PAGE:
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States should fold on Internet gambling

California and New Jersey, each seek more revenue, are leading the states toward Internet gambling, starting with online poker. But this all-too-easy form of gaming would come with at a high cost to society – and government.


An online gambling app is demonstrated in the exhibitors room at the GiGse online gaming convention in San Francisco last month.

Beck Diefenbach/Reuters

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Talk about an industry game changer.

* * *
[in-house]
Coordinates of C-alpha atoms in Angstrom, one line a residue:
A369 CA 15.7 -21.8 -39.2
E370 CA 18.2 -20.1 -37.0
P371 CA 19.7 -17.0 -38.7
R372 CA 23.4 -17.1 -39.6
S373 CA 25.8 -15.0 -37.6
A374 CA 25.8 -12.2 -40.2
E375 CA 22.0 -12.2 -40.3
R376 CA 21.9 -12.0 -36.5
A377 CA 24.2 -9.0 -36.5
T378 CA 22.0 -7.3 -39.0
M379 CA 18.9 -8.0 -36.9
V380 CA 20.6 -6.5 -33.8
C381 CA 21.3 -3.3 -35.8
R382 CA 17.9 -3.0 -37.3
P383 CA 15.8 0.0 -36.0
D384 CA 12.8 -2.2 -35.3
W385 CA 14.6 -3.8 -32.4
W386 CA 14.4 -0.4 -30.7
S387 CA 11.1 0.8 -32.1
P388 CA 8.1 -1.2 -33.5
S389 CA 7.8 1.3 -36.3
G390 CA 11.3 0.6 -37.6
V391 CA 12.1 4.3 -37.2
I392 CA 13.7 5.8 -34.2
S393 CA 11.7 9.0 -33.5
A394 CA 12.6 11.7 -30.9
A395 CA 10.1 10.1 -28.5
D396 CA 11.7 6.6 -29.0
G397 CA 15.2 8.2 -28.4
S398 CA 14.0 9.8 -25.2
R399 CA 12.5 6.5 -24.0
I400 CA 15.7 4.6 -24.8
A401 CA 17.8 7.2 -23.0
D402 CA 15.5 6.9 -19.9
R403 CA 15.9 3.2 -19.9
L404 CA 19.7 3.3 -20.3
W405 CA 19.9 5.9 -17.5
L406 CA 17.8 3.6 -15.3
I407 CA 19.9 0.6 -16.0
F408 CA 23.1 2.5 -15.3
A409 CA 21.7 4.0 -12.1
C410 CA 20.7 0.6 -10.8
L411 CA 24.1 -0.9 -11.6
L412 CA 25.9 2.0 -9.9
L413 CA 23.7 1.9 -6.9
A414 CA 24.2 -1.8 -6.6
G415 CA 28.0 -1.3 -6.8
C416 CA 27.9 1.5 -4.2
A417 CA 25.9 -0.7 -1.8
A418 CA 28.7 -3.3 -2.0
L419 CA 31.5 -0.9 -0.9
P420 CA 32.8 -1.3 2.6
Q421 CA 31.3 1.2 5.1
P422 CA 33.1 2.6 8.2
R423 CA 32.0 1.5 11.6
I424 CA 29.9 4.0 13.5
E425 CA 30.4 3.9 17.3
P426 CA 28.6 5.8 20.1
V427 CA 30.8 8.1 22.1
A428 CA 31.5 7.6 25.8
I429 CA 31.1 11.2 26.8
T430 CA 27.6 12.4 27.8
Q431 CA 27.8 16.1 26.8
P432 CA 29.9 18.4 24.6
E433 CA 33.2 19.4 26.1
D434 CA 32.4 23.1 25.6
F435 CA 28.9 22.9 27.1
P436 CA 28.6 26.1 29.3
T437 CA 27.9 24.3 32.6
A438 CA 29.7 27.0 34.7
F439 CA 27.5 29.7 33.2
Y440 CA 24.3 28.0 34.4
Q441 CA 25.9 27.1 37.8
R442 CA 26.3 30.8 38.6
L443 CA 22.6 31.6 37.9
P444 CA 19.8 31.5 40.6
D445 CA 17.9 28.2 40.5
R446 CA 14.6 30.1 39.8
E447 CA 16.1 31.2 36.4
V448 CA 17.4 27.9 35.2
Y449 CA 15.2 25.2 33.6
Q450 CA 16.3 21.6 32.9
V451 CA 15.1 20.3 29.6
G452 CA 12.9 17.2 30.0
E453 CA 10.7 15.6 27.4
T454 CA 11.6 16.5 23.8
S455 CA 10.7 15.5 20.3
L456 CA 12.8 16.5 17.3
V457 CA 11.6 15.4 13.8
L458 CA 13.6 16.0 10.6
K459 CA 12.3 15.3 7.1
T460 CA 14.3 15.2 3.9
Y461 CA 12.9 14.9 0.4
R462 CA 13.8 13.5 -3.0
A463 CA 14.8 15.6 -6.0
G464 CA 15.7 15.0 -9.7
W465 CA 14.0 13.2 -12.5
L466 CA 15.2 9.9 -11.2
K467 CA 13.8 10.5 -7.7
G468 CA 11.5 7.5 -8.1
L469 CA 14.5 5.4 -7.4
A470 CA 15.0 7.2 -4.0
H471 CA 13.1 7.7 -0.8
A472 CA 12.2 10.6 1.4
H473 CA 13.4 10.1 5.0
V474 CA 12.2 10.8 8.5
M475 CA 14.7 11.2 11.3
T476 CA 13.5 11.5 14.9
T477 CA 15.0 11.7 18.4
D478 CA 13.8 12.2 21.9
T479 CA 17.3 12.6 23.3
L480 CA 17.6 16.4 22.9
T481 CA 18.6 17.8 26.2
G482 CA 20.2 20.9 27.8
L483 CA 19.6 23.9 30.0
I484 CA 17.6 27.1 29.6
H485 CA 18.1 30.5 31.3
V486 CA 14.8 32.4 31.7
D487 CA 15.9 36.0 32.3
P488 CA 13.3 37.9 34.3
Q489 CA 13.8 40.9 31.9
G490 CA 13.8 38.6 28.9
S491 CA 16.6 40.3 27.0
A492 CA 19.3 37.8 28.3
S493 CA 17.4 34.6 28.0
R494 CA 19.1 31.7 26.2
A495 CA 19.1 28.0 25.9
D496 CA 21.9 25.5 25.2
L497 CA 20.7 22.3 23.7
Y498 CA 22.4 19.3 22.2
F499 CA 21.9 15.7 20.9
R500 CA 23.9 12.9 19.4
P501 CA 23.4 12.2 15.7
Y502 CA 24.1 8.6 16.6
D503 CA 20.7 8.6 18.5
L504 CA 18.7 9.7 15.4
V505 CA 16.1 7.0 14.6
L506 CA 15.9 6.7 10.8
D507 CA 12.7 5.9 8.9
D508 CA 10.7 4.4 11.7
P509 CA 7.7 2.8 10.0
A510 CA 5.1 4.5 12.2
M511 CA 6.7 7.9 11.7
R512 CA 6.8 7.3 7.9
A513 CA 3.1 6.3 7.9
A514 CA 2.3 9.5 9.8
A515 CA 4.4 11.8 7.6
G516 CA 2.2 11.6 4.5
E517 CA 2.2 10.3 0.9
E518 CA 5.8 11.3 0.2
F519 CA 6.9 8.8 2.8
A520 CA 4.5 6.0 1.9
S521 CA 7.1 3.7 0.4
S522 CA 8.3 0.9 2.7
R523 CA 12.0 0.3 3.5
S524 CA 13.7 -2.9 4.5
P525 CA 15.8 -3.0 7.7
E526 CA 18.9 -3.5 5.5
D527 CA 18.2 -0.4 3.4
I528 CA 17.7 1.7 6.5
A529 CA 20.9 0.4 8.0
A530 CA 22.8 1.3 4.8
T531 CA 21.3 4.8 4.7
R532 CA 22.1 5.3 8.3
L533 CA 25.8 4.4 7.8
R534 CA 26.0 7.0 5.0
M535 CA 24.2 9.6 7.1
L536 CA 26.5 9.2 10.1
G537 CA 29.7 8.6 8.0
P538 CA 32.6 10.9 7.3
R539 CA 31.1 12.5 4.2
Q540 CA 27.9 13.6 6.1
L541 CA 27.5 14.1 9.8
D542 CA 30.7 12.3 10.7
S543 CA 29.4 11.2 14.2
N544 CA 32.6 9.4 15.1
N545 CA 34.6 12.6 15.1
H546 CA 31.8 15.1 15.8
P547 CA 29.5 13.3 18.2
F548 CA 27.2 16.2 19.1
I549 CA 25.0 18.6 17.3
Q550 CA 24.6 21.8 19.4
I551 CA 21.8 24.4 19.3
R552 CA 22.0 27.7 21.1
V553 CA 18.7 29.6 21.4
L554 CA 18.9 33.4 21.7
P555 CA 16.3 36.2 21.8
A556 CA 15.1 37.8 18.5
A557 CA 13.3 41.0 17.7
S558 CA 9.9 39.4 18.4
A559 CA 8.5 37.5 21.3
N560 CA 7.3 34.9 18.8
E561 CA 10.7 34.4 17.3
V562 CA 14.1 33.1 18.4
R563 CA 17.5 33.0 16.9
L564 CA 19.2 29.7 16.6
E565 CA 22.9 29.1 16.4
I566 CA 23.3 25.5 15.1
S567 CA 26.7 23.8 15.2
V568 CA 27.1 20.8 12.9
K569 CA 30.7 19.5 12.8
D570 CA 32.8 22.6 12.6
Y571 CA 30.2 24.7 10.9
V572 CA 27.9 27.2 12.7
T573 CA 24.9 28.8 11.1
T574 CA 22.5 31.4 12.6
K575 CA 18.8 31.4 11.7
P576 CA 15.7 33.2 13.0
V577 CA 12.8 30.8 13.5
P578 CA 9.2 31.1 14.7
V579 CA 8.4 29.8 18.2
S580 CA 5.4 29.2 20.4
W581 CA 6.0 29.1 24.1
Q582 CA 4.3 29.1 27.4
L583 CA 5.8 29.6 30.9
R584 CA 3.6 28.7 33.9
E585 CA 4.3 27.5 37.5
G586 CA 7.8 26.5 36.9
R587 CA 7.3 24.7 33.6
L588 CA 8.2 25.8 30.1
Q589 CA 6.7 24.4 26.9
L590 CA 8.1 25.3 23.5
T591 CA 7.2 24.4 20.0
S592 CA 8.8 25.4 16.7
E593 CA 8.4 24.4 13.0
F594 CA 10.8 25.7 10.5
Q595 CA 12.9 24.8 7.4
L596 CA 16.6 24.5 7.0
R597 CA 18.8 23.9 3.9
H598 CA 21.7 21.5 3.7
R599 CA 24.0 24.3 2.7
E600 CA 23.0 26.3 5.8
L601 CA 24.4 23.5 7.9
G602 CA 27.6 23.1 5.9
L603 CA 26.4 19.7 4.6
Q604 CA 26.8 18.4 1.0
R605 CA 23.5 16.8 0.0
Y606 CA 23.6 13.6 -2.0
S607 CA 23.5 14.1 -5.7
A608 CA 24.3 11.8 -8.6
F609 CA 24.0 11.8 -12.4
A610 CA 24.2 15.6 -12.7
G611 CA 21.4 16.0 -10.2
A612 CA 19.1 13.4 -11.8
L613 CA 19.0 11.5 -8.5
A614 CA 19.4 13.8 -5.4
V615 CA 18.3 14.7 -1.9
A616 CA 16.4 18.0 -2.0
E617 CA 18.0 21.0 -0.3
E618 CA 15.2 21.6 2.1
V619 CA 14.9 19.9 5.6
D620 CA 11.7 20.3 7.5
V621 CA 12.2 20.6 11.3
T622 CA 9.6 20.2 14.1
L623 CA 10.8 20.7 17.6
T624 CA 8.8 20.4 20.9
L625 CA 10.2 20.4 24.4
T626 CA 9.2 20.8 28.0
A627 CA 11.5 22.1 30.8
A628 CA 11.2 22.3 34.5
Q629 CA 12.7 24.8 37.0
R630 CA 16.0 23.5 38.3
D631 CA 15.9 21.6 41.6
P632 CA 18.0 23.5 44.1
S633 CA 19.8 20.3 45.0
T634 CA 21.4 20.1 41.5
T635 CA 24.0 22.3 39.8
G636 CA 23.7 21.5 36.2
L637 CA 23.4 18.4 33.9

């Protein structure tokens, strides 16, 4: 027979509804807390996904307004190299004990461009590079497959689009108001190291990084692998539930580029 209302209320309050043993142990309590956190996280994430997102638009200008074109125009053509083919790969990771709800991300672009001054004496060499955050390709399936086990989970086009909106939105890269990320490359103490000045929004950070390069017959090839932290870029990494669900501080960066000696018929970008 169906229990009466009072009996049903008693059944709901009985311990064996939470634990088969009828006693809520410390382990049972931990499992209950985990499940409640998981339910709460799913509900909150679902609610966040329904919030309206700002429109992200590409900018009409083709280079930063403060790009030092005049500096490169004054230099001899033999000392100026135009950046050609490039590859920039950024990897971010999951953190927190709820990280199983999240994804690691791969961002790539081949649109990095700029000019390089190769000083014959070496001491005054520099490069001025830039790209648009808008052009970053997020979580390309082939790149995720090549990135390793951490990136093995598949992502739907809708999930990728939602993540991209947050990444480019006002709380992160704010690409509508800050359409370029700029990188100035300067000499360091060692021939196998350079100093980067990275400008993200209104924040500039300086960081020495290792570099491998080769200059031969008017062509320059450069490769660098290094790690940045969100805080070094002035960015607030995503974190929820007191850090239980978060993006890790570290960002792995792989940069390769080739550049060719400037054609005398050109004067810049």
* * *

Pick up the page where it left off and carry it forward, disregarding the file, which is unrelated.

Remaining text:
A number of states are now poised to let their residents gamble online in games of chance. With a few thumb punches on a smart phone, someone could wager a bet in a poker match as easily as texting a message – only with a predictable loss of money.

California, which faces a whopping budget deficit of $16 billion, may be the first state besides Nevada to legalize in-state Internet gambling. Desperate for new revenue, the state’s legislature is weighing an online-gaming bill that proponents claim would bring in hundreds of millions of dollars.

In New Jersey, too, lawmakers are close to sending Gov. Chris Christie a bill aimed at bringing in $50 million a year. And the state also hopes to revive Atlantic City by turning it into a national hub for online gaming if Congress approves online gambling nationwide.


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